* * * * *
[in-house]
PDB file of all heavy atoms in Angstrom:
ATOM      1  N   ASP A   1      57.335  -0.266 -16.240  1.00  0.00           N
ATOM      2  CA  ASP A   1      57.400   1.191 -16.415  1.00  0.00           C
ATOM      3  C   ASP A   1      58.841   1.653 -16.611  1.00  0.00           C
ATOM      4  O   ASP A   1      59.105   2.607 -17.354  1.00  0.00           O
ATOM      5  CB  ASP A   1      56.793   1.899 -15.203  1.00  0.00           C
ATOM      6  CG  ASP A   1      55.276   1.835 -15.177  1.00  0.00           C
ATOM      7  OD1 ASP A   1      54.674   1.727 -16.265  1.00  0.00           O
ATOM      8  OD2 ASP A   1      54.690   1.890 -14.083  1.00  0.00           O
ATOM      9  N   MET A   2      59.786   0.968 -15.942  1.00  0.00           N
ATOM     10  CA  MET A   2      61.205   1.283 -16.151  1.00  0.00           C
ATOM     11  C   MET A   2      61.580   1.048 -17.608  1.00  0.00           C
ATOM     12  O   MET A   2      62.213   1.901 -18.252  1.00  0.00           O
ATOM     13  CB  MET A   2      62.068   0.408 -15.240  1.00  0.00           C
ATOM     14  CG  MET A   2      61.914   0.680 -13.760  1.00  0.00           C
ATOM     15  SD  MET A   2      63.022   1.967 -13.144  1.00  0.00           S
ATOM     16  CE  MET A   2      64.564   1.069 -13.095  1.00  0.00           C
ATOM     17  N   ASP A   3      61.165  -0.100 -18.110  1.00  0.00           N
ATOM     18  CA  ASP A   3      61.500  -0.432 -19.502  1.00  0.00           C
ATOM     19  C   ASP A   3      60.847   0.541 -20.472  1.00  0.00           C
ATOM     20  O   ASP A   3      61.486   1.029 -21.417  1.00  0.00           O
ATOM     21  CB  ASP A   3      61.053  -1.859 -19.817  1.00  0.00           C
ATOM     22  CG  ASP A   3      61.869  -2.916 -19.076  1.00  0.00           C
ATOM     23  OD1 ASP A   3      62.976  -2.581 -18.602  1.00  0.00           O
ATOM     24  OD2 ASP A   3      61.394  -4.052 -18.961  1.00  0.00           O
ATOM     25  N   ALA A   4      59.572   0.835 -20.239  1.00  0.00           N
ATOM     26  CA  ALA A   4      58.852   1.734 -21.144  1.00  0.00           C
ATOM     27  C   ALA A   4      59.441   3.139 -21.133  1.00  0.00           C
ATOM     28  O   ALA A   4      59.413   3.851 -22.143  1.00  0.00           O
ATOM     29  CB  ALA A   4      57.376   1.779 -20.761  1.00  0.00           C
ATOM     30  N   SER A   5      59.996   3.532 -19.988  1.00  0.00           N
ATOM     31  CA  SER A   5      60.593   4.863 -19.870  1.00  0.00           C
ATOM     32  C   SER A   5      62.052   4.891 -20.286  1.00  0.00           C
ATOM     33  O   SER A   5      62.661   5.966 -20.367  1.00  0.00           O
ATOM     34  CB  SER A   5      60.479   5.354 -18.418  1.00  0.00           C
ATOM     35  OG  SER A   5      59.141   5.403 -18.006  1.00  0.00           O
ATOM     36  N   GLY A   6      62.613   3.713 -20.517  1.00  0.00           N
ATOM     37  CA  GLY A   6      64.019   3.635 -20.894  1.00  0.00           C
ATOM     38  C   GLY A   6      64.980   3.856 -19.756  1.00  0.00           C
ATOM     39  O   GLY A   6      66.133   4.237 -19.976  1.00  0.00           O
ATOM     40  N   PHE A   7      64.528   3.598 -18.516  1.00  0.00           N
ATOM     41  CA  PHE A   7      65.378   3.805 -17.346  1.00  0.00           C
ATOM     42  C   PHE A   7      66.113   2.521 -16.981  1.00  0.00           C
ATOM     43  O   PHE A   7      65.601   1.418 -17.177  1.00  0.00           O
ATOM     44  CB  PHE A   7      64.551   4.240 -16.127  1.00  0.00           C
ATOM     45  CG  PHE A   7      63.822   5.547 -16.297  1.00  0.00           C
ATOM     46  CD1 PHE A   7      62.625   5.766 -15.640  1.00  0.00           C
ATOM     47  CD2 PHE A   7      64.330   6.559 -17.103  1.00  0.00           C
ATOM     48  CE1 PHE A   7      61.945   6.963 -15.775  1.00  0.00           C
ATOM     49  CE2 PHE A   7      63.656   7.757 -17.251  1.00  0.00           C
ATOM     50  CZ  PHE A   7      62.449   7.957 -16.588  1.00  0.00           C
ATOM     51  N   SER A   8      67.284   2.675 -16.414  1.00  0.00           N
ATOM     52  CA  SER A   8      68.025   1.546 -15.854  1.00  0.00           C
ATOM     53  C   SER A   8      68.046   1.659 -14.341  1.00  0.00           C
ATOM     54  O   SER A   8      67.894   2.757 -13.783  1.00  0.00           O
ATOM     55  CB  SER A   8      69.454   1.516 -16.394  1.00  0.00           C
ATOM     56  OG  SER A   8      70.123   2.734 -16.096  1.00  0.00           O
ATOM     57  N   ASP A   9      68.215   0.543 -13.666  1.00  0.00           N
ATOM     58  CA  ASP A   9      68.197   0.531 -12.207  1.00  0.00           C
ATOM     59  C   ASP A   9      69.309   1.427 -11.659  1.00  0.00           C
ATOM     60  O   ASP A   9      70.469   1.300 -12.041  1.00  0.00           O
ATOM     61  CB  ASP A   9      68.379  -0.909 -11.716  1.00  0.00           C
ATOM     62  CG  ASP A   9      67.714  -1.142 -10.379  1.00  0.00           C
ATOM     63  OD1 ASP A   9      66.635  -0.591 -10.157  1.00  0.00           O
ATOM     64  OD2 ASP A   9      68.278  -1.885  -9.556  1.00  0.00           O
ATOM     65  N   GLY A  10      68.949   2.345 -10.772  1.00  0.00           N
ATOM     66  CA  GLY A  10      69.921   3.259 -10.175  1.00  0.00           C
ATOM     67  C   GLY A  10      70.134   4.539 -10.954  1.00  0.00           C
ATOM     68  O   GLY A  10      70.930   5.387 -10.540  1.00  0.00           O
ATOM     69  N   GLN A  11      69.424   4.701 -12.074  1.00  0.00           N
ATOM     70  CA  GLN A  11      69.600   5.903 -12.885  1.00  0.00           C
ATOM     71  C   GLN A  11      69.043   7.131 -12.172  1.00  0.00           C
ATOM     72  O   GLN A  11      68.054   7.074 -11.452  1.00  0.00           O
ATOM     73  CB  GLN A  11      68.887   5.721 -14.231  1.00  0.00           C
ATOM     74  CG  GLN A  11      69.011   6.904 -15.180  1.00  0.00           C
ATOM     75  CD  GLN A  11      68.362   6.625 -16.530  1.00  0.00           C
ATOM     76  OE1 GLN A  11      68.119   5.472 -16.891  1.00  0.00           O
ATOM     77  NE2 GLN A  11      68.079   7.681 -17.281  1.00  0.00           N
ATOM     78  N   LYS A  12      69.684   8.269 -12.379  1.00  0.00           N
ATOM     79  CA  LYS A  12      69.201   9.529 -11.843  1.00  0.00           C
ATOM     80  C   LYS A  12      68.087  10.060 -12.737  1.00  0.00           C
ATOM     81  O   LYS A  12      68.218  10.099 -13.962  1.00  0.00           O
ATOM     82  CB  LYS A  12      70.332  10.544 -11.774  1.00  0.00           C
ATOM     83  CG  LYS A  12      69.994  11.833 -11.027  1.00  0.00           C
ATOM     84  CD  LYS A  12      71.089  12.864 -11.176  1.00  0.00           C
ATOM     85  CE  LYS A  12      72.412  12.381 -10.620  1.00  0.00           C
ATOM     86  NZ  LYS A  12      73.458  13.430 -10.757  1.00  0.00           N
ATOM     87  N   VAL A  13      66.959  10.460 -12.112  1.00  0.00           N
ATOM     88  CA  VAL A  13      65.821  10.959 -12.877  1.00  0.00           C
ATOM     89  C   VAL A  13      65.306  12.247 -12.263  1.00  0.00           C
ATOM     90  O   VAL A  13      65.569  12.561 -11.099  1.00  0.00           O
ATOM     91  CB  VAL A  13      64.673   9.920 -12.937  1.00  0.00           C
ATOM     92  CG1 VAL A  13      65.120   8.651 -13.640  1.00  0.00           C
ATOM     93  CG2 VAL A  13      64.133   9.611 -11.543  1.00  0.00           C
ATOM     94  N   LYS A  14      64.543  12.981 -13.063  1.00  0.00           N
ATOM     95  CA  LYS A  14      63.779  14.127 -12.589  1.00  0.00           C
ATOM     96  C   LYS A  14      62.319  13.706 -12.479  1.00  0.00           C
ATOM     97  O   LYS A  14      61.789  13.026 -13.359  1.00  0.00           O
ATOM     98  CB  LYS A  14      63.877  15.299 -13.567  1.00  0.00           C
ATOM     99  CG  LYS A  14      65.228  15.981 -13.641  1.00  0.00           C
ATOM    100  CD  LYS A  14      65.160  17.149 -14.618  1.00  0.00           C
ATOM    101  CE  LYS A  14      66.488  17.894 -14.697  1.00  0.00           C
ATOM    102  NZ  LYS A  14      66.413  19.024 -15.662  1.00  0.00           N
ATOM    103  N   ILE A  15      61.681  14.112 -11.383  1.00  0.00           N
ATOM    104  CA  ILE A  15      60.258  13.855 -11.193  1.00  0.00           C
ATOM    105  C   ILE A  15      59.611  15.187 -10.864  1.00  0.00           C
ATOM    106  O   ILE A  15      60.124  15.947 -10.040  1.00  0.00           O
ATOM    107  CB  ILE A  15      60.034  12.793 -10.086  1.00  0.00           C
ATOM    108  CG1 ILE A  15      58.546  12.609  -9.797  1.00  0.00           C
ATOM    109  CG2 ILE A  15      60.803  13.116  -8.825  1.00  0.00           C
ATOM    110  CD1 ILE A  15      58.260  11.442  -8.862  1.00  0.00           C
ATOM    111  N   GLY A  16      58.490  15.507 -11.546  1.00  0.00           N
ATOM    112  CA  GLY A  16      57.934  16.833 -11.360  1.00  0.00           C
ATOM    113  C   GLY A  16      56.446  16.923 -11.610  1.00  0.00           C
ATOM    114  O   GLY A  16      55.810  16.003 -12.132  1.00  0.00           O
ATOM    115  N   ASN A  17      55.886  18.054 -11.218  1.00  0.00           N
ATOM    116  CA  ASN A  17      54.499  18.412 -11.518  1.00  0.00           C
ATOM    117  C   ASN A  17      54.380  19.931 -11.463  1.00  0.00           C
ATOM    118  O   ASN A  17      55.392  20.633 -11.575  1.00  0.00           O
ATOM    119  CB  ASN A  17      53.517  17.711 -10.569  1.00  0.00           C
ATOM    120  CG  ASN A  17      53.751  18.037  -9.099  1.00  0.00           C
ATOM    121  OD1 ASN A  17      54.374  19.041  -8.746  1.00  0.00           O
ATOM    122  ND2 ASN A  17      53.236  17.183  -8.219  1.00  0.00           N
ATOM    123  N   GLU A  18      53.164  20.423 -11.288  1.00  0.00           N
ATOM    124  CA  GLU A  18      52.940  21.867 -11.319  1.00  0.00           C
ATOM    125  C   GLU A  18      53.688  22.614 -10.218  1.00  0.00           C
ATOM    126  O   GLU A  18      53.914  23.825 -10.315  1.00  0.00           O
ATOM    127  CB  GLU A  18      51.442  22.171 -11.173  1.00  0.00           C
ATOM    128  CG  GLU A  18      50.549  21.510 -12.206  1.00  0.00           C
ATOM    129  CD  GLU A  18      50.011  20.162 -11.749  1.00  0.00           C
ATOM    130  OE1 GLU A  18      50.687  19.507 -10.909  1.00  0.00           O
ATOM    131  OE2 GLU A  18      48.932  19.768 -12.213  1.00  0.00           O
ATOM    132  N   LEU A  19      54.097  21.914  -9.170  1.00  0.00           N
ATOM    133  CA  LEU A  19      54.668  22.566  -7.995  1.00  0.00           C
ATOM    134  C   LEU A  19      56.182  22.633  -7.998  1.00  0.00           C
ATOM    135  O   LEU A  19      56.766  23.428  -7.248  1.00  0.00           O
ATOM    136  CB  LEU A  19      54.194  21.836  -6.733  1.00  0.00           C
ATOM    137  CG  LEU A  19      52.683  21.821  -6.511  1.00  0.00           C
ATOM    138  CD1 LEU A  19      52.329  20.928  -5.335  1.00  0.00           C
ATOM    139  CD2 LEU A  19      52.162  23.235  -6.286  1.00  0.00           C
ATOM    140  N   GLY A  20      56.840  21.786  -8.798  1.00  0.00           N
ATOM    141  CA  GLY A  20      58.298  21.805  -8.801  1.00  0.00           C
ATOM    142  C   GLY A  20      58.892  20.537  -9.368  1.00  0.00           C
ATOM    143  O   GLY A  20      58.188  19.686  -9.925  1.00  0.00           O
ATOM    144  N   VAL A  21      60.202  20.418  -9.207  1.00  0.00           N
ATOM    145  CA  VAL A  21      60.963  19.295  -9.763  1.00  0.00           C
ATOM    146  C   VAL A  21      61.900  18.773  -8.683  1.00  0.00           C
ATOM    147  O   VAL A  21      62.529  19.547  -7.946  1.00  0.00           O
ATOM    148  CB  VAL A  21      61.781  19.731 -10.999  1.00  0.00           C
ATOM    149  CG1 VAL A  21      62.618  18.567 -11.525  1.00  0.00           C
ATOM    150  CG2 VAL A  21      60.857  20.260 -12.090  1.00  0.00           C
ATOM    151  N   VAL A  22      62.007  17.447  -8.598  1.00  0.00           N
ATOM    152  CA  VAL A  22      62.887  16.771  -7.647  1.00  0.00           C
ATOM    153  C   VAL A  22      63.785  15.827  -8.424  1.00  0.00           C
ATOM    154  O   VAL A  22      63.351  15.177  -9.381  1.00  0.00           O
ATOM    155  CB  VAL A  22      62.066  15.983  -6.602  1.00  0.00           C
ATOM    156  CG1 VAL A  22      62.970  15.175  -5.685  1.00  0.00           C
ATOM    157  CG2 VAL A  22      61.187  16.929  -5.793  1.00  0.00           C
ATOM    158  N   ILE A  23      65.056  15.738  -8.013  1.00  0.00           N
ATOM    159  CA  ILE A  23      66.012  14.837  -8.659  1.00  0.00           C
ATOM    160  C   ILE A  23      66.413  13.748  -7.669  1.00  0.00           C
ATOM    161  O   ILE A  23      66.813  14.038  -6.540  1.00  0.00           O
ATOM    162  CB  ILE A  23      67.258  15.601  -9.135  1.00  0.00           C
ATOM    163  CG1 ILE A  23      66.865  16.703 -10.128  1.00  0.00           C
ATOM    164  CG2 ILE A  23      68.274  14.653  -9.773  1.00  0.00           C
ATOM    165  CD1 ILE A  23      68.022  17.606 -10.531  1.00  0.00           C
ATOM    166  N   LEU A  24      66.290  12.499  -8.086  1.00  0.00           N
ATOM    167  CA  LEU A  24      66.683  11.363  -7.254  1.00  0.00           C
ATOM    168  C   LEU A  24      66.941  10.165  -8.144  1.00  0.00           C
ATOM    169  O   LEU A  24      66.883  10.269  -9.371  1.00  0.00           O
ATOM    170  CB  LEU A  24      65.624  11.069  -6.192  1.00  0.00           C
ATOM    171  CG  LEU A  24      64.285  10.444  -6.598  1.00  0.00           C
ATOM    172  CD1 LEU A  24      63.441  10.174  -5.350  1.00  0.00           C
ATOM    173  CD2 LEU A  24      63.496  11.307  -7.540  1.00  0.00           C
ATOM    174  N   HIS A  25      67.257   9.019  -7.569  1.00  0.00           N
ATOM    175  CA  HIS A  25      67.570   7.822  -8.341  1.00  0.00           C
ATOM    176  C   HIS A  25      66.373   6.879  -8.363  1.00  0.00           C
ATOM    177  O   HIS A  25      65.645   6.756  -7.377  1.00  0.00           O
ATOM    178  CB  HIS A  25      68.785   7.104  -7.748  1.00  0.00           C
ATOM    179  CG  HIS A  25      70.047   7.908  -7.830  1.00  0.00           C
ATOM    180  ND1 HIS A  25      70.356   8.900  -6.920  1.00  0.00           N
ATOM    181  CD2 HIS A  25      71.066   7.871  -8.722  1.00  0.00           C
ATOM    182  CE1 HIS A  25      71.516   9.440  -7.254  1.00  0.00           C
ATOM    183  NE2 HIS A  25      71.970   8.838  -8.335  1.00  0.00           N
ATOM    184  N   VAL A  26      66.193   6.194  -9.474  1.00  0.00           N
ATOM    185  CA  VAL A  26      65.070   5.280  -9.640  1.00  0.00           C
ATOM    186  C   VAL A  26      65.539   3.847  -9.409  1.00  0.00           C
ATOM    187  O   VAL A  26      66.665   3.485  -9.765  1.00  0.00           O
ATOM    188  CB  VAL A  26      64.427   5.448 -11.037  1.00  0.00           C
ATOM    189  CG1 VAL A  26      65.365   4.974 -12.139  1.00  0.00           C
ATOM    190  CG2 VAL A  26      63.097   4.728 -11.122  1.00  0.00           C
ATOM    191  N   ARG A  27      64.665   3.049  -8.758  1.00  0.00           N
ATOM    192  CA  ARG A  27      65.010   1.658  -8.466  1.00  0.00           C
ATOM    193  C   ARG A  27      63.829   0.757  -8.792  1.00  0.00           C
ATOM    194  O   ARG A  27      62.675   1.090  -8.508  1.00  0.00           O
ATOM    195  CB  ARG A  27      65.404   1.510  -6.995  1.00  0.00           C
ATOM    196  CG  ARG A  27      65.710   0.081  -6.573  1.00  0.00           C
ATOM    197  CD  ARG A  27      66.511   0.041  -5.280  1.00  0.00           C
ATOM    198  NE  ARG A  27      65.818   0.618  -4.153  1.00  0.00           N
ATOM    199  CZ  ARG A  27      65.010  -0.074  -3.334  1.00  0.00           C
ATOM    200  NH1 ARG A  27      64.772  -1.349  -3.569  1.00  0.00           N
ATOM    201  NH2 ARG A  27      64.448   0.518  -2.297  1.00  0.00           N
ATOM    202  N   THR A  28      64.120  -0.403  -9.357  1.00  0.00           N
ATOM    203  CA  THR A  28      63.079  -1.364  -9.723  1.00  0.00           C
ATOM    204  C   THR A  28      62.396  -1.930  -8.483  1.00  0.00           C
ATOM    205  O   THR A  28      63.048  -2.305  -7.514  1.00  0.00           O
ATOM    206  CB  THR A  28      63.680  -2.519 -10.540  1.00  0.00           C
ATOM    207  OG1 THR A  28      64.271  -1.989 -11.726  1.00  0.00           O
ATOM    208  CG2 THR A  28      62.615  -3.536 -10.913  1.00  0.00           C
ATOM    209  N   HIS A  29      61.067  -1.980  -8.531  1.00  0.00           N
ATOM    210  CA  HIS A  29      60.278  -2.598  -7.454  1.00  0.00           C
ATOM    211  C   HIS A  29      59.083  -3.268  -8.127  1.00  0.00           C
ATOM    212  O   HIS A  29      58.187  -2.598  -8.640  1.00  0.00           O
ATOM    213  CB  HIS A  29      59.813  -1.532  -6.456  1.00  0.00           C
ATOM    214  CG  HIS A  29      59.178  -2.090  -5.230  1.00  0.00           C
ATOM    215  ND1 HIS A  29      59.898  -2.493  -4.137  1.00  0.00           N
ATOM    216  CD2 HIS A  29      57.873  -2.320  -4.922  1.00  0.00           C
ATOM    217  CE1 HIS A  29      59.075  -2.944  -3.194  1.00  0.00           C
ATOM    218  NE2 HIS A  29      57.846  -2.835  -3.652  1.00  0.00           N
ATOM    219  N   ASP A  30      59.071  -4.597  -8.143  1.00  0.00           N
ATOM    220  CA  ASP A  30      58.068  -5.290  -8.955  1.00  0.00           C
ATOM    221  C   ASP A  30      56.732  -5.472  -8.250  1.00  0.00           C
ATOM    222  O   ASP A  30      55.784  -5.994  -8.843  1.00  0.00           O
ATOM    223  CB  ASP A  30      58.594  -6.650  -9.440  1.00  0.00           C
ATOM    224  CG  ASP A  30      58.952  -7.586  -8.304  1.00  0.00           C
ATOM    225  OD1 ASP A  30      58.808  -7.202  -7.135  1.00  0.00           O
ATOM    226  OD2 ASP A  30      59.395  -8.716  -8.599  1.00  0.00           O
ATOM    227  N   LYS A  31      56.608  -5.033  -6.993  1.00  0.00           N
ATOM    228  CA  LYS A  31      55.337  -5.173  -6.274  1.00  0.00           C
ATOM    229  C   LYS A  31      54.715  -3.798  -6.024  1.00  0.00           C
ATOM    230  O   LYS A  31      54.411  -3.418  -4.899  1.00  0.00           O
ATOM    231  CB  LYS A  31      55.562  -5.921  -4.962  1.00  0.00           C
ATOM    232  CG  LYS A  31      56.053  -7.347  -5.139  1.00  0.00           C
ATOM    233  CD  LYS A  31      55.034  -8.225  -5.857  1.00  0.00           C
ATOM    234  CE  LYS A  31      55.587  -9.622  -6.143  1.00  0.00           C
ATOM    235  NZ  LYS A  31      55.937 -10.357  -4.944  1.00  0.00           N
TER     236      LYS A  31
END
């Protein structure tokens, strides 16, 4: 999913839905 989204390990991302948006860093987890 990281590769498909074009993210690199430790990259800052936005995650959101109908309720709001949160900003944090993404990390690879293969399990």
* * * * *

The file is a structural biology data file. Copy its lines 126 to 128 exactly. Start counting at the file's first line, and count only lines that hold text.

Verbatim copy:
ATOM    124  CA  GLU A  18      52.940  21.867 -11.319  1.00  0.00           C
ATOM    125  C   GLU A  18      53.688  22.614 -10.218  1.00  0.00           C
ATOM    126  O   GLU A  18      53.914  23.825 -10.315  1.00  0.00           O